Fast forward to when I was in college. Like a typical 18 year-old, I joined a few clubs, but did not rush a sorority. Things were going on well in my freshman year; and it was time for the annual beauty pageant at the University. True to the pattern, the sponsors requested that various student organizations submit a nominee for the Miss Campus Queen Contest.* My organization had not been planning to submit an entry; yet the president of a rival academic organization made a crack about our organization having homely girls; and not having anyone worth making an entry, as they knew they were overmatched.
The major league bitch! My club was so totally pissed; and resolved to enter one of theirs come hell or high water. However, some of the other girls begged out because of feminism, because of pregnancy, because of being swamped with work or studies, or because "she knew her butt was too big." Anyway, they were pretty well scraping the bottom of the barrel, and Tee Angel was one of the remaining double-X chromosome certified possibilities, and (most importantly) I could not talk my way out of it.
I must admit that I was secretly pleased; and learned about the scope of the pageant. Sure enough, it required some display of talent, some adroitness at answering questions (I was definitely in favor of world peace) while wearing an evening dress, and that dreaded and most expected part: the swimsuit competition.
Anyway, since I was nominated by an academic nerd organization, I had no one to fill me in on was to expect or how to perform, so I thought I'd wing it. On further reflection, I asked Mama for some help as I was over my head. She was a big help by helping me modify my old prom dress for the pageant. Indeed, she thought it was a total hoot!
So I did a beauty pageant. And I got a look backstage. Most of the girls were friendly and doing it for laughs like I was, or because they were talked into it and relatively clueless! There were, of course, a few professional pageant competers who tended to look down on the unwashed that they had to share a dressing room with.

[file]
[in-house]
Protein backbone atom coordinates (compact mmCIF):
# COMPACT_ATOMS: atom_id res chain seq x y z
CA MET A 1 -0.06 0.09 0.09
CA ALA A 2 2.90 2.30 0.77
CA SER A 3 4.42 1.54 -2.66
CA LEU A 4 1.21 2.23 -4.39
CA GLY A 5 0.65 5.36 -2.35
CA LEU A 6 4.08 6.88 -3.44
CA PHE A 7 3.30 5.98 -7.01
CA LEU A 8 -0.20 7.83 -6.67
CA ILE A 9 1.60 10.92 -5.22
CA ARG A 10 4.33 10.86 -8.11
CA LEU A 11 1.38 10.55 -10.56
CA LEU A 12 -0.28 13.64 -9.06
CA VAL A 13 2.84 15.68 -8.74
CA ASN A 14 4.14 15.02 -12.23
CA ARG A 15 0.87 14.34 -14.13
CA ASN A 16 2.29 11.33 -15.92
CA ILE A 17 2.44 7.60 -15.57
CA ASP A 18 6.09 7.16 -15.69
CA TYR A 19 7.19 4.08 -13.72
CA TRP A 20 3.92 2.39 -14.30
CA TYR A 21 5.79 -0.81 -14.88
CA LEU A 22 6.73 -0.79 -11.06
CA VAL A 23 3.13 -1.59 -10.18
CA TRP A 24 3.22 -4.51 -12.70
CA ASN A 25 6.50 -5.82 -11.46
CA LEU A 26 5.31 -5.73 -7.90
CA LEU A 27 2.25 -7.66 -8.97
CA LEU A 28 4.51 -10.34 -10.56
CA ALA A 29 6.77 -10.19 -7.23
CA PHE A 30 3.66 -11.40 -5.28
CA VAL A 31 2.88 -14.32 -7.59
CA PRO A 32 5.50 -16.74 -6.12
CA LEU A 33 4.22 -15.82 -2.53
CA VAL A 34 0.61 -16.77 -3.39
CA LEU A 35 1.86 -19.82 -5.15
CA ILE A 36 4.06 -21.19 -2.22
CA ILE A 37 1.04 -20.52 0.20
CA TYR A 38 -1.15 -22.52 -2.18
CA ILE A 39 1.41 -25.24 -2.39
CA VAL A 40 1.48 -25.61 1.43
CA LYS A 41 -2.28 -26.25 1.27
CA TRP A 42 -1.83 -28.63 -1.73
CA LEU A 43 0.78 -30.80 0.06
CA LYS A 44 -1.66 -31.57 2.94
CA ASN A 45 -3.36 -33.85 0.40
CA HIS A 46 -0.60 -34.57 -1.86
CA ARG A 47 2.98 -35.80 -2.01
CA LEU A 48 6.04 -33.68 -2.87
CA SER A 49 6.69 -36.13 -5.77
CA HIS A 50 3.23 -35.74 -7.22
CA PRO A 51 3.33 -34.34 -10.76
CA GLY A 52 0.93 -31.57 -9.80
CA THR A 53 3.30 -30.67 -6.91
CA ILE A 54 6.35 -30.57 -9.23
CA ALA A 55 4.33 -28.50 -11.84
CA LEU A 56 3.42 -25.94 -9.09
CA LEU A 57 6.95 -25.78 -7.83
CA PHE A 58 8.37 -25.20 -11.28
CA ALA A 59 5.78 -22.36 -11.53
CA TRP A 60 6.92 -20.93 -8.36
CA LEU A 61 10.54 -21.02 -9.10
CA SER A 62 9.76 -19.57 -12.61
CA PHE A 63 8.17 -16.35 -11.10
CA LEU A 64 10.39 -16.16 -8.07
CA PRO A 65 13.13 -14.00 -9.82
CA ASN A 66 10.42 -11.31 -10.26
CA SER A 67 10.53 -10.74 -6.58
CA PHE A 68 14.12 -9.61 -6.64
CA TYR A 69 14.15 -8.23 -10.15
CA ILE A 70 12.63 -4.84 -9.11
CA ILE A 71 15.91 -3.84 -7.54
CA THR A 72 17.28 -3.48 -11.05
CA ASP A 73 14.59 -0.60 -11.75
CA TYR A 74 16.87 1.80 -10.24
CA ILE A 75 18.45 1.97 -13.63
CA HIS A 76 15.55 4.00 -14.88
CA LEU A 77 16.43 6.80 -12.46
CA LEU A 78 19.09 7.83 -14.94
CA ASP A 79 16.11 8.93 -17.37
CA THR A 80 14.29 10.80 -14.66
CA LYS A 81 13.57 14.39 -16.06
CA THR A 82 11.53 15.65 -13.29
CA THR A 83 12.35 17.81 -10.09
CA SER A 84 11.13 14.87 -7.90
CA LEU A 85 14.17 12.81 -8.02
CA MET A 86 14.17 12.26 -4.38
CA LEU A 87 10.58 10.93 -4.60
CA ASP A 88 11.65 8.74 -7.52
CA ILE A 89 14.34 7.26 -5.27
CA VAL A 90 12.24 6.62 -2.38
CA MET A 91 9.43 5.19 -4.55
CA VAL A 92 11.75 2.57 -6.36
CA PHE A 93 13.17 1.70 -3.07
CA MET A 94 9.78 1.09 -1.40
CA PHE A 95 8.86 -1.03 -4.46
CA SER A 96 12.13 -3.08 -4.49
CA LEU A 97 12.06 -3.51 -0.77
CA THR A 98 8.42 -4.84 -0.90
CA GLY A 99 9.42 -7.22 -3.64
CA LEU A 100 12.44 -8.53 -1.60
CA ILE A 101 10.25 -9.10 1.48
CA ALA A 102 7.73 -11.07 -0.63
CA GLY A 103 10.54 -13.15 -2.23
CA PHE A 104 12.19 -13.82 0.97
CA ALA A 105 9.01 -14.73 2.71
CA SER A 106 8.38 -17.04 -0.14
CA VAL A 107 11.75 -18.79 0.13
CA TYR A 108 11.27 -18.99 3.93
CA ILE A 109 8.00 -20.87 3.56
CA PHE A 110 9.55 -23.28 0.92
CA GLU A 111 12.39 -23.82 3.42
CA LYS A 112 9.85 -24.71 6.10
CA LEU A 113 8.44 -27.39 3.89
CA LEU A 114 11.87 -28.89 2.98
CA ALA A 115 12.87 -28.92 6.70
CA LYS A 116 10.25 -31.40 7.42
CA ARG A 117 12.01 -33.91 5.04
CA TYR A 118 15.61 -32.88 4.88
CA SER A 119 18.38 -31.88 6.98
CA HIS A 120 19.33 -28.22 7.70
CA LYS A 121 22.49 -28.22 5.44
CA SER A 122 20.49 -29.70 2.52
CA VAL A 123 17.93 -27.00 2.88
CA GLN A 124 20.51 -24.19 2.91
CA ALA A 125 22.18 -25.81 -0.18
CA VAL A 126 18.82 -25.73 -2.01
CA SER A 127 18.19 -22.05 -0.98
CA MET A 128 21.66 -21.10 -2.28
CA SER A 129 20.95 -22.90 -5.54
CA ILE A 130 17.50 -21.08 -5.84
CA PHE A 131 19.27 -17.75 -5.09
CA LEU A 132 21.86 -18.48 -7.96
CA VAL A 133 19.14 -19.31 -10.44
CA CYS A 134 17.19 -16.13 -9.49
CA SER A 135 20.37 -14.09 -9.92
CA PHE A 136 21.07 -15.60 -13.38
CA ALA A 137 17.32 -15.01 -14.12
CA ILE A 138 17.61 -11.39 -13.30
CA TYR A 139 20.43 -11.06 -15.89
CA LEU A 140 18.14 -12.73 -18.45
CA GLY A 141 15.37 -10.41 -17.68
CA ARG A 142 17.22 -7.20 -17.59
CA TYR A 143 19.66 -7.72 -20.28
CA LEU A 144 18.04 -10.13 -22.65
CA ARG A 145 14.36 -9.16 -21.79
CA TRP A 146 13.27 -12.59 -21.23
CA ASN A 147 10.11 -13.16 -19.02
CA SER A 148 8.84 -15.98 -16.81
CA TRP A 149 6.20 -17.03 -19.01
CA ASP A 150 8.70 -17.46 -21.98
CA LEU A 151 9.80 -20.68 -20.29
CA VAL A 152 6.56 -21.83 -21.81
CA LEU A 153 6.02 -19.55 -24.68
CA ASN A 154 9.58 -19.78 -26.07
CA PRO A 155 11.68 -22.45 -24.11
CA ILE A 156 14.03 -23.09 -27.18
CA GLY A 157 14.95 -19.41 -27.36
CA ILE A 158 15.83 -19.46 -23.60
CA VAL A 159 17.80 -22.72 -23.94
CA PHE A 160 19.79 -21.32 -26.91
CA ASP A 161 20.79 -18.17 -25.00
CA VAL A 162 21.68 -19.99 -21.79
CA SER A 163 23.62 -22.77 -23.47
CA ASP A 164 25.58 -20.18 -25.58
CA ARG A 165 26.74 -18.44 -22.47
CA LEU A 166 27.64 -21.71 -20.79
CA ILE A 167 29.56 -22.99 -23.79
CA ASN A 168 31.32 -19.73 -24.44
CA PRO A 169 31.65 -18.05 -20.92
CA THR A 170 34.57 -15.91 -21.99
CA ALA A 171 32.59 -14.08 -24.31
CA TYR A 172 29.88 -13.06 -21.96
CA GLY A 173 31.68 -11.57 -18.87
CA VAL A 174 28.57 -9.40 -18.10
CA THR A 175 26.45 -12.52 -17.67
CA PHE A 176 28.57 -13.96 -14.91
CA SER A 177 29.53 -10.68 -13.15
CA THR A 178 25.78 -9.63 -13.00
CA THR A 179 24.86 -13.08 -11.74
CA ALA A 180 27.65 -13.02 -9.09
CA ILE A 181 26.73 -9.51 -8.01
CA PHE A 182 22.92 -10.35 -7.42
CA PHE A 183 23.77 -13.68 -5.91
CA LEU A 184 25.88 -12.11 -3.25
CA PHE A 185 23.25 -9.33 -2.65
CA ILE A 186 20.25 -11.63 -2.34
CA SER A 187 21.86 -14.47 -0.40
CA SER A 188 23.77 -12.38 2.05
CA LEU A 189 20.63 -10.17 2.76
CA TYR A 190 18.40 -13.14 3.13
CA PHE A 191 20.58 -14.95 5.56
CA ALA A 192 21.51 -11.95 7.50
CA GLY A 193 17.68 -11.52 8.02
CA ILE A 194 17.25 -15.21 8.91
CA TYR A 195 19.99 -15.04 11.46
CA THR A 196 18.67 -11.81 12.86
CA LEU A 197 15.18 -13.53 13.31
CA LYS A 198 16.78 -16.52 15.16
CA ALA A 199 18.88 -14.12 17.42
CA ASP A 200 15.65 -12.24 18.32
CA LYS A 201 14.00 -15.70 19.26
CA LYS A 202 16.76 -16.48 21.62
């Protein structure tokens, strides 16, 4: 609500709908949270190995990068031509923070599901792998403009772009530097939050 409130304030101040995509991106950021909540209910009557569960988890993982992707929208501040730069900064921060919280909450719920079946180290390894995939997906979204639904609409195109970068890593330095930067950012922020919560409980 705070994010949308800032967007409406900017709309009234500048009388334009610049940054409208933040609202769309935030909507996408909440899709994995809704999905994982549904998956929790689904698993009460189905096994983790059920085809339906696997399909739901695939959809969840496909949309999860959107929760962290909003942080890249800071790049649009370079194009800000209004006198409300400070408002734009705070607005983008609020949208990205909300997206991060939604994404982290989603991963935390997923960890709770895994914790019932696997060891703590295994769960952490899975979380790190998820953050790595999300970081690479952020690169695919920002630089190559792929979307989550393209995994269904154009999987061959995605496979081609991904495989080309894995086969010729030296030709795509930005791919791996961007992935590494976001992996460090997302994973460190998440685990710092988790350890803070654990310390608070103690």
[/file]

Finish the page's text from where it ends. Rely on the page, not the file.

For my talent I performed the dance of the Sugar Plum Fairy from The Nutcracker Suite. I thought I did well; considering that the competition included a rope twirler, a clogger, someone who could not quite sing on key, a yo-yoer, and someone who sang "Baby One More Time," complete with sexy schoolgirl outfit! However, I lost to another contestant who twirled the baton! That's the kind of talent that is recognized.
I'm sorry that when it came to spontaneous answers I was not the one to get the World Peace Question. Instead, I was asked by a sports-minded judge about what I thought of artificial turf. I gave a flip answer on a whim thinking that my answer would be remembered for its originality: I replied that men should go au naturel rather than wear wigs! He then asked be what I thought of the designated hitter rule. My response was that a girl should learn to defend herself, and not simply get brothers or boyfriends to do the heavy work! [Maybe I would have qualified for Miss South Carolina.] At least I didn't such hard to answer questions as "What if the sun doesn't shine tomorrow?" or "What would you do if your future husband disapproved of you having worn a bikini before he met you?"
My evening gown part of the pageant went well due to Mama having modified it well. But then there was the dreaded swimwear competition, where we serve as eye candy, more of less, for the yahoos. Suffice it to say that I did not employ technical enhancements, unlike some of the other participants. And I did not inspire any "ahh" or "wow!" comments. Instead, I strutted and fretted my overly long minute on the stage, and was seen no more. Followed by modest applause.
I was neither the winner or one of the runners-up. However, this saga ended on a happy note. When I attended the next meeting of the organization, they gave me a standing ovation, and a tiara, declaring that I was their Queen. I actually came to tears; and took it with me during my textbook salesperson days and, later, when I went to graduate school.
*There were universities that had Miss Campus Chest contests over 50 years ago. These supported the Community Chest, but also emphasized certain prominences.